He turned, intending to store his cloak in the saddlebag he’d left strapped to Eirwen. But one step into the stables had him staggering to a stop.
The man had stepped away from his position by the wall and was standing in a patch of sunlight thrown by the open door. He was gazing up towards Eirwen. Dark hair curled softly at the base of a long and slender neck. For a moment the world tilted, as William beheld the illusion of the most beautiful woman he had ever seen. His heart began to pound in a painful rhythm. He must have made some sort of sound because the young man turned towards him. Blue eyes, the shade of a summer’s sky, met William’s. The breath left William’s lungs so quickly he reached over and grabbed a pillar, the rough wood biting into his hand, tethering him to the ground.
The lad’s eyes flashed with an emotion William couldn’t read, his lips parting softly. William was overwhelmed with the urge to cross the space between them and crush the soft mouth beneath his own.
William’s grip on his cloak tightened as his body hardened.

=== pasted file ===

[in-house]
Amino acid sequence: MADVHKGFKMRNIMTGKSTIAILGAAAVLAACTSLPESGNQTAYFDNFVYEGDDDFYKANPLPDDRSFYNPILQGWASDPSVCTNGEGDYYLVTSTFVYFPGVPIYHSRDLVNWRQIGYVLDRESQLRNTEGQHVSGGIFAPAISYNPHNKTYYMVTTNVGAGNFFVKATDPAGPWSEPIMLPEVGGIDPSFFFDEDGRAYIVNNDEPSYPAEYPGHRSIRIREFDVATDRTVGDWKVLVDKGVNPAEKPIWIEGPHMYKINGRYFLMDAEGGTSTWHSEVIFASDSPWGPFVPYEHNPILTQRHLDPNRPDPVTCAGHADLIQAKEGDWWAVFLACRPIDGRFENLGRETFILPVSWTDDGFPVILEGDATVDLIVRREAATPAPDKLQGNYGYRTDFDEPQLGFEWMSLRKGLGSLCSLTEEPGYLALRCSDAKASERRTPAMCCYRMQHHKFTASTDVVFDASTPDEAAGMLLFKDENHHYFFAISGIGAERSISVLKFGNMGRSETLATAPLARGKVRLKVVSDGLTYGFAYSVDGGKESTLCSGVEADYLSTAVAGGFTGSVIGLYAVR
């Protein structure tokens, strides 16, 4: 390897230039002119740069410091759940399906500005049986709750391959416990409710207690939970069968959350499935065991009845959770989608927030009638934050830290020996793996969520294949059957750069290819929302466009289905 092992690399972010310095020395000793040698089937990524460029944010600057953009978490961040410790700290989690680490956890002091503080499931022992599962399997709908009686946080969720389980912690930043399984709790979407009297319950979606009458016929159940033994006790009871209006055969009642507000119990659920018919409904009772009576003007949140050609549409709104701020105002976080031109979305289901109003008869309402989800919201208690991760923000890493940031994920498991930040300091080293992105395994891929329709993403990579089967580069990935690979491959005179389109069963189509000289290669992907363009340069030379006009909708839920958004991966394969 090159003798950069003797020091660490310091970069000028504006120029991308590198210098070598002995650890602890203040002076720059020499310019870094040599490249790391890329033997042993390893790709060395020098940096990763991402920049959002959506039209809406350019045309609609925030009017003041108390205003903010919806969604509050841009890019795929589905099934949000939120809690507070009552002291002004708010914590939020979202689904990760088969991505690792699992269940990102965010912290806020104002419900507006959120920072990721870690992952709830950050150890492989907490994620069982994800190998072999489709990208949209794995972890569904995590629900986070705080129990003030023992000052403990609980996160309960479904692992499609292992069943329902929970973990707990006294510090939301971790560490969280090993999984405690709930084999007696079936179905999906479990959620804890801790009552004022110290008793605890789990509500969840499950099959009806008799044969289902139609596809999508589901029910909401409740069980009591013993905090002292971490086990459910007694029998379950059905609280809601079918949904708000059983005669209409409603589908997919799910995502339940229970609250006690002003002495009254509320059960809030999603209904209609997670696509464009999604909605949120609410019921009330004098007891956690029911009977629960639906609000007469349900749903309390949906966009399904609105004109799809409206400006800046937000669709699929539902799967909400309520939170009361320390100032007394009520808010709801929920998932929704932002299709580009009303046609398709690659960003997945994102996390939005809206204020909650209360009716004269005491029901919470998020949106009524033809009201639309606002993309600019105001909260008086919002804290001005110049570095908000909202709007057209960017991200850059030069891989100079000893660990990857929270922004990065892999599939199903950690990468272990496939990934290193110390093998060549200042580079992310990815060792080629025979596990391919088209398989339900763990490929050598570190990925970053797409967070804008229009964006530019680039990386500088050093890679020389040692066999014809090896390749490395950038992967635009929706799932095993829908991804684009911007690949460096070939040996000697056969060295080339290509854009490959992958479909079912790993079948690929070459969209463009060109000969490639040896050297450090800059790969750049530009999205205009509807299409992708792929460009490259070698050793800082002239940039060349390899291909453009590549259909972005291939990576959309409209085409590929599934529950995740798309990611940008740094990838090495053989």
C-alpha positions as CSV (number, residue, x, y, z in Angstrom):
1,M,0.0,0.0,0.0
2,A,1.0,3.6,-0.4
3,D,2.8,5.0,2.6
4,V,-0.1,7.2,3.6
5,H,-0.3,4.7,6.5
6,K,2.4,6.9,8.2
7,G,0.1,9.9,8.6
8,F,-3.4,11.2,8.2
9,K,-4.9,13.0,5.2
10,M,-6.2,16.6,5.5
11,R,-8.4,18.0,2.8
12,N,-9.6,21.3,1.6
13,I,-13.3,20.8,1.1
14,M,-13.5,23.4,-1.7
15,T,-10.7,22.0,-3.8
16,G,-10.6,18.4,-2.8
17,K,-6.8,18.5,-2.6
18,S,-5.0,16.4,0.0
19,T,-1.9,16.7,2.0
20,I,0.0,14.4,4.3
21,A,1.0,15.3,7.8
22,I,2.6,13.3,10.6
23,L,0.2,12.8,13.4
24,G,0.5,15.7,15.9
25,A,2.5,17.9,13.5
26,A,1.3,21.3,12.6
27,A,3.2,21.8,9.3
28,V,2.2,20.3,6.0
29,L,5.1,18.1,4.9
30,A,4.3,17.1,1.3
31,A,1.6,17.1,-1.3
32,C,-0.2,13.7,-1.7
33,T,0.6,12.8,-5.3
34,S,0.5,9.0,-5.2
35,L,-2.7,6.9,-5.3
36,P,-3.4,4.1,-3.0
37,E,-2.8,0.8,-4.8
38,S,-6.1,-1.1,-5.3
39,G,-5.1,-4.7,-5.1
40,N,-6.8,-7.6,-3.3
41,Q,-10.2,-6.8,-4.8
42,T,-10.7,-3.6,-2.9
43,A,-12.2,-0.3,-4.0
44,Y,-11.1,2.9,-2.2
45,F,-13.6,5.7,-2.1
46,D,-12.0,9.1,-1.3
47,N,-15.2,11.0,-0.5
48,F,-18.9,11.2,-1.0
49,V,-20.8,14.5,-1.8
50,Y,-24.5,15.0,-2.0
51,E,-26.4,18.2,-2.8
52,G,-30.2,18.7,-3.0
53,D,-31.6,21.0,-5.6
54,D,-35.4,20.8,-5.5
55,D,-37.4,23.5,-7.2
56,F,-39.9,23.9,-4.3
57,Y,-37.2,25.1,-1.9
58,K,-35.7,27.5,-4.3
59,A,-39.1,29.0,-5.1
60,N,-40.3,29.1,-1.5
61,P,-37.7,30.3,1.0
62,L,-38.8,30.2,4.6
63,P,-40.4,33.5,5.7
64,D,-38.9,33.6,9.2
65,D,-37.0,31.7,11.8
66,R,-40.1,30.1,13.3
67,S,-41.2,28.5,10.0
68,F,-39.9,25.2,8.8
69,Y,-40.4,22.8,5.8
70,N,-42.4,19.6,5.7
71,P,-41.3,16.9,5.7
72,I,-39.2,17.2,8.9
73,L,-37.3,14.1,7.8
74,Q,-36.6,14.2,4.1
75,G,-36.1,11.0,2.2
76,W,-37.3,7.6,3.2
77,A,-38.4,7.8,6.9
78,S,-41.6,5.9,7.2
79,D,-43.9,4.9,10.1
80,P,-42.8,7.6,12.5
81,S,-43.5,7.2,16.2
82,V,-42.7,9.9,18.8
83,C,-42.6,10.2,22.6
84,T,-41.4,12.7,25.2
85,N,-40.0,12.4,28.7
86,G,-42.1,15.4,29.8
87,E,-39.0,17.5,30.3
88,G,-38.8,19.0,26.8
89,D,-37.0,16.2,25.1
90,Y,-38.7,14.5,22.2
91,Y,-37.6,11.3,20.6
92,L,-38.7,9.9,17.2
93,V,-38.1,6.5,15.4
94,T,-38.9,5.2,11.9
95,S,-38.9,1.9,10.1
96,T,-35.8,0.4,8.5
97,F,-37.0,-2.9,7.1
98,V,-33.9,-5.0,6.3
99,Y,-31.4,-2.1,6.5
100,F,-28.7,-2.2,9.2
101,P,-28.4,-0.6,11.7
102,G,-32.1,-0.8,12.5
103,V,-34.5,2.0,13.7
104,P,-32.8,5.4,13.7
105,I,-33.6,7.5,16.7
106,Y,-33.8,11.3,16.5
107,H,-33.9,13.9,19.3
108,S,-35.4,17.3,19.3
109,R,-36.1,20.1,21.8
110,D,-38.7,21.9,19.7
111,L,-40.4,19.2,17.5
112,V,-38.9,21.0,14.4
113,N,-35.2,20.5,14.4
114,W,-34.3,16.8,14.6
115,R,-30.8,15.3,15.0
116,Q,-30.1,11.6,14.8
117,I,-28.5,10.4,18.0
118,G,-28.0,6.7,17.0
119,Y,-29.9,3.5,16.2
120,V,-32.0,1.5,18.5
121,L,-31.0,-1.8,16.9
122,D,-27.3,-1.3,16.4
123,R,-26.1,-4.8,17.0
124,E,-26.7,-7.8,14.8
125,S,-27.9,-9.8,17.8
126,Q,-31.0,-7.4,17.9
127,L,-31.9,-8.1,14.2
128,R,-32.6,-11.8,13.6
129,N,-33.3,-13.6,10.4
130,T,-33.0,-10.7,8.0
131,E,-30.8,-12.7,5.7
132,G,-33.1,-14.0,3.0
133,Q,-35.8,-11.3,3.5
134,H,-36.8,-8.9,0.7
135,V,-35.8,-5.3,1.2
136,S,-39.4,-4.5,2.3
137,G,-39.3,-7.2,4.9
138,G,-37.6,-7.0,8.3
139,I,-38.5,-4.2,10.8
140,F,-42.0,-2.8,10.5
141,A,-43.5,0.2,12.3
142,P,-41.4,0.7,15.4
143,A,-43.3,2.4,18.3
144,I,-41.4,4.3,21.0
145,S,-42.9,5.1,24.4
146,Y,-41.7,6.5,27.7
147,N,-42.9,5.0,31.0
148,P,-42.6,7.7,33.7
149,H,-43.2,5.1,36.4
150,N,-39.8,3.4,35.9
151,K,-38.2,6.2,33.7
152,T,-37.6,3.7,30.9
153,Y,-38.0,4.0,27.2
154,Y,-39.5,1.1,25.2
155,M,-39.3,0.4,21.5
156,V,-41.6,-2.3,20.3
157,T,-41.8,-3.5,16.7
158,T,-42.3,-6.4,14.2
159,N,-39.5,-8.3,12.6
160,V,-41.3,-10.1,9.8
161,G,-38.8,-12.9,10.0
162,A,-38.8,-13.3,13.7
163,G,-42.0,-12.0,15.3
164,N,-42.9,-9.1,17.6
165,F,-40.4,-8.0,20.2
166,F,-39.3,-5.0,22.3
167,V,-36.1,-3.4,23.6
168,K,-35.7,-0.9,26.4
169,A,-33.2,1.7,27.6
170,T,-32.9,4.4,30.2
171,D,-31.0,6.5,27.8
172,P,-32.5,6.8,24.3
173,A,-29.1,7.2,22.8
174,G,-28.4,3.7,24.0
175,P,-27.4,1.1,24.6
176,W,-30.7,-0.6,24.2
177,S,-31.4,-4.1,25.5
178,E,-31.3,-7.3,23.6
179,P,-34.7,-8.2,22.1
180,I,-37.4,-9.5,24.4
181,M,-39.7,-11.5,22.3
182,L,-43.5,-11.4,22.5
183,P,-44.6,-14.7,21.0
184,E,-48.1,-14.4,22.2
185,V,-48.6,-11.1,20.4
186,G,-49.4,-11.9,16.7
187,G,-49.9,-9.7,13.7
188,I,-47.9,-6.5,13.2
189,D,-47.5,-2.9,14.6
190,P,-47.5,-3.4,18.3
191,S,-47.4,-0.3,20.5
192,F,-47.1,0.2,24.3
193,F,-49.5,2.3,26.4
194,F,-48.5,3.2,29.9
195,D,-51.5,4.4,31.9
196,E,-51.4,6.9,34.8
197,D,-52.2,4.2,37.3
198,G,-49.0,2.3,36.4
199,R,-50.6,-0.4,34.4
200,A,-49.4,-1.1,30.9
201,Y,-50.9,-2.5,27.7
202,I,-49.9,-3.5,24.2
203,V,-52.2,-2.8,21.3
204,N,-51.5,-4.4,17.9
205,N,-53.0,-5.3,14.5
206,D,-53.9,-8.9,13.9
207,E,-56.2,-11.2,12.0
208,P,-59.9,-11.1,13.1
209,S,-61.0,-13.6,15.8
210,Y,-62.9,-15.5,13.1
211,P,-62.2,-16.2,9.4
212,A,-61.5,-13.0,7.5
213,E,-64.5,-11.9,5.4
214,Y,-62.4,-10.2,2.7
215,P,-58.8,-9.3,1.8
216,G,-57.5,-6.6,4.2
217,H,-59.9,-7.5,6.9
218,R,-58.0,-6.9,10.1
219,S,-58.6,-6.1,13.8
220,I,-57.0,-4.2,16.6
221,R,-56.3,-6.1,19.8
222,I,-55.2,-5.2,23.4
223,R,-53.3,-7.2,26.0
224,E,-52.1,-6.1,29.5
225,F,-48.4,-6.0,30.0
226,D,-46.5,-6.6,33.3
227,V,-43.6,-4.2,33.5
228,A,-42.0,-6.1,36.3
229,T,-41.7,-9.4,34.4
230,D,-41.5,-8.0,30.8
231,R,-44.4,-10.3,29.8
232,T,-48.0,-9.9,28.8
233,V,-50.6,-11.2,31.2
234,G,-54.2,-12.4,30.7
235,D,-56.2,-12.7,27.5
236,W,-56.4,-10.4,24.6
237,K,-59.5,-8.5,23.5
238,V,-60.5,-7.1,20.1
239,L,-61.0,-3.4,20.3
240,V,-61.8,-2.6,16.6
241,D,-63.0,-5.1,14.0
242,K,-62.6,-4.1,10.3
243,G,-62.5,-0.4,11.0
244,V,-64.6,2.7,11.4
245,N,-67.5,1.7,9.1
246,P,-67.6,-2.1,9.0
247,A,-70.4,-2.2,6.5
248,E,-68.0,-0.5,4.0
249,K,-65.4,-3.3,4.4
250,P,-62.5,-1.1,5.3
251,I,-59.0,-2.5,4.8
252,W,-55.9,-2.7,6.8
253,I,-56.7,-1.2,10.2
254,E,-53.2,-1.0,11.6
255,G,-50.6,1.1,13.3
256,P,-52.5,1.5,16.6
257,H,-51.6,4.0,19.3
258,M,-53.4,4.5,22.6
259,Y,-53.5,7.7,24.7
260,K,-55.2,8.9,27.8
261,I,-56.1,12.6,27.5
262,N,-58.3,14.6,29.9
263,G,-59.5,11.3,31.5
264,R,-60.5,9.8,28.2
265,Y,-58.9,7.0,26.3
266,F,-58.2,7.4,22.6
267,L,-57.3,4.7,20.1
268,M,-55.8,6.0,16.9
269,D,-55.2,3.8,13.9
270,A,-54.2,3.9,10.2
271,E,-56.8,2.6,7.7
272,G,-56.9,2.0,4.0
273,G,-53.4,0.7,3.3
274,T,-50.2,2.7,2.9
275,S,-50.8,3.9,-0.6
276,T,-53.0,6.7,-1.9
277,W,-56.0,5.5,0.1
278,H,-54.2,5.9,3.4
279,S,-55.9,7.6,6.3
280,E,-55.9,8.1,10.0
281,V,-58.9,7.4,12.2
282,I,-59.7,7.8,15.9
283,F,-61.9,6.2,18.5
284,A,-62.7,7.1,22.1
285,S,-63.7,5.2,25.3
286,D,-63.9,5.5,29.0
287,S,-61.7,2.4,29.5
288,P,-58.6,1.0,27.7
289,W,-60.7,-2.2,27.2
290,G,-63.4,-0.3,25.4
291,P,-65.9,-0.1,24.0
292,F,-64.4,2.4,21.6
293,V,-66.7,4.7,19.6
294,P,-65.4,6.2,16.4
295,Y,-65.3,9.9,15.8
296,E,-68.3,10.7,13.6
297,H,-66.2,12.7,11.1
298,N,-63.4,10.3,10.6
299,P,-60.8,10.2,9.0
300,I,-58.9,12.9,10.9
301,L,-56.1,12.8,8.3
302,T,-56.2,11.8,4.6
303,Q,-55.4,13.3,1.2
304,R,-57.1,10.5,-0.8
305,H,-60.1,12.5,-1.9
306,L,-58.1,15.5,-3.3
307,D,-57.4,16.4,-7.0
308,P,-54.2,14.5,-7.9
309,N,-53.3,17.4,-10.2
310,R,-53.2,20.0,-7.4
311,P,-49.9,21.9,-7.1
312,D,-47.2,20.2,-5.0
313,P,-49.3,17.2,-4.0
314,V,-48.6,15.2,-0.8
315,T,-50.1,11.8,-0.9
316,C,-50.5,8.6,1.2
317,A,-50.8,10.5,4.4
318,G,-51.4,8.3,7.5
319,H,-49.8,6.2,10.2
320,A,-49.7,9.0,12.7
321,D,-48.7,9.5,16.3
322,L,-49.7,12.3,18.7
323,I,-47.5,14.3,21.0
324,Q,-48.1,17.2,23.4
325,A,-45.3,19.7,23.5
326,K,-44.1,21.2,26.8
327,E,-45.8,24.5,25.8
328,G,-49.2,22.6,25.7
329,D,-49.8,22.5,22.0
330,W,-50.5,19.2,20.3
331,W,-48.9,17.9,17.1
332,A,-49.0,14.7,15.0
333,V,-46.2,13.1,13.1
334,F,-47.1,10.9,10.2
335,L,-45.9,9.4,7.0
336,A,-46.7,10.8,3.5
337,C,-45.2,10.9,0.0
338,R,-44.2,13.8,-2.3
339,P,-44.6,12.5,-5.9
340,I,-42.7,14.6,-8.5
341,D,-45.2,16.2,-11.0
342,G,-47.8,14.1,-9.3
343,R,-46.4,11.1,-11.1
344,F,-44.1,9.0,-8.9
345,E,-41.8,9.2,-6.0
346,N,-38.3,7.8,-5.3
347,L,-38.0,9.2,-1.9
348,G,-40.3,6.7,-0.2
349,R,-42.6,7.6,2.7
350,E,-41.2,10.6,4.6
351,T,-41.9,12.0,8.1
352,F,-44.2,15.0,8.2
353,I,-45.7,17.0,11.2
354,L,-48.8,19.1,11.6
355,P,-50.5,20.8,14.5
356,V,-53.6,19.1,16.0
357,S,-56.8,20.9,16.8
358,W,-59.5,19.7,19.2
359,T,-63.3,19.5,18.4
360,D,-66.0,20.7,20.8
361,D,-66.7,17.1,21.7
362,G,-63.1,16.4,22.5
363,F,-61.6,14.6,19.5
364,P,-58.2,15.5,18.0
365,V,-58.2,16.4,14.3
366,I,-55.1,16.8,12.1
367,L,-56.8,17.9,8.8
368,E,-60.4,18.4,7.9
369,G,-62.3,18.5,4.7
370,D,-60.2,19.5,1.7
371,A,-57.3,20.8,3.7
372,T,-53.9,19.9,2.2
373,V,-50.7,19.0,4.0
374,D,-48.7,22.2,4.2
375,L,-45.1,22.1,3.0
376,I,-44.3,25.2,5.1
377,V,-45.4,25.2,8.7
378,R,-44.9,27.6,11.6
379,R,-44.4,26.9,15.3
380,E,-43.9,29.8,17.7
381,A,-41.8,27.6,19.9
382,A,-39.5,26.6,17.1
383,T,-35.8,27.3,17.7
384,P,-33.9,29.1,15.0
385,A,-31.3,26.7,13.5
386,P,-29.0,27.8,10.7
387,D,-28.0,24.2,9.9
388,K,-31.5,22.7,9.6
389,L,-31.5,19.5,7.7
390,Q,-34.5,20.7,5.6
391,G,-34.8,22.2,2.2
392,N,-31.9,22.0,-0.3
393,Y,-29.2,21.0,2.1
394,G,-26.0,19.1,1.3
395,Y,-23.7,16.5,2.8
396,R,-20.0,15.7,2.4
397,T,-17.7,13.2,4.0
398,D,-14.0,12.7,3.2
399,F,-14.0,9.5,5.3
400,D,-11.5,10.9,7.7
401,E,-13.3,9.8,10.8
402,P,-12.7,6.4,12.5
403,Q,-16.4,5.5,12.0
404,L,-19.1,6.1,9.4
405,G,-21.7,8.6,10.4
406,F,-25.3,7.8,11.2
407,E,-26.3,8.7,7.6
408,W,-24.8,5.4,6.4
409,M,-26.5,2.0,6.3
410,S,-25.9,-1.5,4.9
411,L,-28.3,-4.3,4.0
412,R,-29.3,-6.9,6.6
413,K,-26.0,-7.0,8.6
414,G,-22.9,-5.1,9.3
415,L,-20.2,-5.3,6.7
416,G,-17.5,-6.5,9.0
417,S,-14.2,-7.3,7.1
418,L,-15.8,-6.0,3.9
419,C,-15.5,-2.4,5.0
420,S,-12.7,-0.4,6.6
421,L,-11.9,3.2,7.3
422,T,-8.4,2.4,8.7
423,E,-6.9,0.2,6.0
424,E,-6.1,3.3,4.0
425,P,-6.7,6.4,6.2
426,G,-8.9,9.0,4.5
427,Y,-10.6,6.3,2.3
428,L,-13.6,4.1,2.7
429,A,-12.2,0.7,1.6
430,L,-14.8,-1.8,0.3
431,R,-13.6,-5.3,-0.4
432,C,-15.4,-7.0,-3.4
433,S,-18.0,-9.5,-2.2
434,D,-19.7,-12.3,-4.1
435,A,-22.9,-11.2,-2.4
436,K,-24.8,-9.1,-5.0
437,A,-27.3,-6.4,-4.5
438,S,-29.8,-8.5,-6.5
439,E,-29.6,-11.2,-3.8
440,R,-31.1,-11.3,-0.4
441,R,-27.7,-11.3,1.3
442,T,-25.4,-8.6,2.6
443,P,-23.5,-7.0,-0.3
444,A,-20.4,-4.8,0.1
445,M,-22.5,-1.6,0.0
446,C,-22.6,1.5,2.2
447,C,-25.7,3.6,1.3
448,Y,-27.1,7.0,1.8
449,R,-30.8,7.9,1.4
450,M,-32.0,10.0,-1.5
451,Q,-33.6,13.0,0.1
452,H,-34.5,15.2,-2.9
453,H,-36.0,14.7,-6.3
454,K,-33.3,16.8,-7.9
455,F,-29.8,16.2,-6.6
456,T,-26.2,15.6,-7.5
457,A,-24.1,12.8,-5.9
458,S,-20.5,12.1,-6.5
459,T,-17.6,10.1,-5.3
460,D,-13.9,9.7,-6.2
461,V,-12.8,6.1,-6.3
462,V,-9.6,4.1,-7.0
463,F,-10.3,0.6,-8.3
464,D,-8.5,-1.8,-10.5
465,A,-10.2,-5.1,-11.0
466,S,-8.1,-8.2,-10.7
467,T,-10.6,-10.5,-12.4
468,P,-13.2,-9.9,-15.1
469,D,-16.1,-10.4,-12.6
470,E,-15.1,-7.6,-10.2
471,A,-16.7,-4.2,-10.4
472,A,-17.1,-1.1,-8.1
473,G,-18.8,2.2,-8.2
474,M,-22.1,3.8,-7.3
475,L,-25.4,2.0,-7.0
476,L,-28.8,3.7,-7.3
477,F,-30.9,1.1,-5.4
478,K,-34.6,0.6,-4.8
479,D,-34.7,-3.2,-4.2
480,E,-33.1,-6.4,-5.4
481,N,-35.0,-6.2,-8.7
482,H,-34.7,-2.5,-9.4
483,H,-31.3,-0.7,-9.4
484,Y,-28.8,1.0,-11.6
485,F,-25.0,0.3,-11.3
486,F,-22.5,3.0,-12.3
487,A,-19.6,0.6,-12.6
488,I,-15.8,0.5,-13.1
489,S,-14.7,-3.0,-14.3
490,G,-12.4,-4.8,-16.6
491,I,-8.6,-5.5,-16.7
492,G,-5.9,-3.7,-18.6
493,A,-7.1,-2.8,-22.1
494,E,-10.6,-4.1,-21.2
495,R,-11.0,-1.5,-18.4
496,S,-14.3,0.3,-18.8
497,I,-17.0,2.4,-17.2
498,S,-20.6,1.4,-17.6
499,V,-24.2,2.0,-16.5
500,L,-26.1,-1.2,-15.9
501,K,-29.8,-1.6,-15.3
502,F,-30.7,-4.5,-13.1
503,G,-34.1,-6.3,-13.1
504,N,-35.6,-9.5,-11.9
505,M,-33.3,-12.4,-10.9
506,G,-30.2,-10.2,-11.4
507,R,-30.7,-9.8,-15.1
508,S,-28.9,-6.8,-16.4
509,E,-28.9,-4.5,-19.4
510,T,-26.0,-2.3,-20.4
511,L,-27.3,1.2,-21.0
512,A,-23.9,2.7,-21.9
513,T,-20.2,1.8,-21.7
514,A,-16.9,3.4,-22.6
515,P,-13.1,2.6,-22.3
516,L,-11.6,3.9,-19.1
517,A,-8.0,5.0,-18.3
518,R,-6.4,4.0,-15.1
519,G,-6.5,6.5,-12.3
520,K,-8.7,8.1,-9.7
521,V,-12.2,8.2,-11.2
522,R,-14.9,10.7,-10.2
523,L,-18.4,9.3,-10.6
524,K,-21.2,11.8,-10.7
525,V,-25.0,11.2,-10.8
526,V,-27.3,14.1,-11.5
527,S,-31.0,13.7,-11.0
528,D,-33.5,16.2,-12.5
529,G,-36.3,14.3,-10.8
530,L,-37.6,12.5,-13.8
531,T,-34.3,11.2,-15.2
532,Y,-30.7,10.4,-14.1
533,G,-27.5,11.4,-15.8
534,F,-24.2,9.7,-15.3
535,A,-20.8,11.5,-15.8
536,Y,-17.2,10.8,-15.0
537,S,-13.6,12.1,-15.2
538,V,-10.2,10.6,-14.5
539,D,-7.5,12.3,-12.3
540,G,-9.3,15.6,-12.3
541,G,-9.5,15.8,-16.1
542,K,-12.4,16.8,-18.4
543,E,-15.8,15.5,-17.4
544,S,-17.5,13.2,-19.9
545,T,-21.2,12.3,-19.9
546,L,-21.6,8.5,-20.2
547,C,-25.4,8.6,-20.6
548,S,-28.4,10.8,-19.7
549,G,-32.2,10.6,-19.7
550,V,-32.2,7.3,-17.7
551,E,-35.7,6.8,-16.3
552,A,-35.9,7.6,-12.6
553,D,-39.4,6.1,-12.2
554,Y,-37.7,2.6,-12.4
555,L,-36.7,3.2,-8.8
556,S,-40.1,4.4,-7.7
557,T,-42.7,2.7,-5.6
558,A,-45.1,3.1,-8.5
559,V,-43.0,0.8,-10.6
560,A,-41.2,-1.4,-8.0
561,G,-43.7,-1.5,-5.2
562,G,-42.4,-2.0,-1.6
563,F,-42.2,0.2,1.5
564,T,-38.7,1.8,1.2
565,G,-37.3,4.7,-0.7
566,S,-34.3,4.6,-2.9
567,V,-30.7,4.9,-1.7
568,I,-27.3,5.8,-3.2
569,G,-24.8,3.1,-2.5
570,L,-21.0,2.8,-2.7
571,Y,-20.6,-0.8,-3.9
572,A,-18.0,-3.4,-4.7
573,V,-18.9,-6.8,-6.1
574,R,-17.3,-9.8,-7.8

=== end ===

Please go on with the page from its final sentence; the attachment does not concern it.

‘Who are you?’ William swallowed. His voice sounded strange, strangled almost.
‘I…’ The young man cleared his throat and straightened. ‘I’m Aven Carpenter, sir. Most people call me Ave.’
Aven, a man’s name. Of course this wasn’t a woman standing before him. Women didn’t work in stables, especially beautiful ones. They’d be snapped up into marriage as soon as a hint of their beauty emerged.
He stepped backwards, swallowing hard. He’d heard of men being attracted to other men, but it had never happened to him before. He’d never had such a strong, instant attraction to a woman either. His liaisons were full of laughter, an afternoon’s pleasure at most. There had never been this raging fire burning through him. It took all his years of disciplined training not to step back into the stables and pull Aven’s body flush against his, to bury his fingers in Aven’s soft hair and taste those soft lips.
He shook his head. He was a logical man—almost to a fault, some of his friends would say. William was never distracted and he certainly could not afford to be right now. He needed to remember just how much depended on his actions over the next few days.
He inhaled deeply, regaining control over his body. He nodded pointlessly at Aven, almost tripping over his feet as he forced himself away from the stable door. Never had he experienced desire like this, so completely overwhelming that he could almost forget everything for the touch of skin against skin.
‘Eirwen loves oats,’ he croaked.
Aven was gazing at him, a look of puzzlement in his eyes. Heat flooded William’s face. He was acting the fool. This mission was already meddling with his sanity and he was only a few days in.
Without another word he turned on his heel, still clutching his cloak, and strode back into the sunlight.”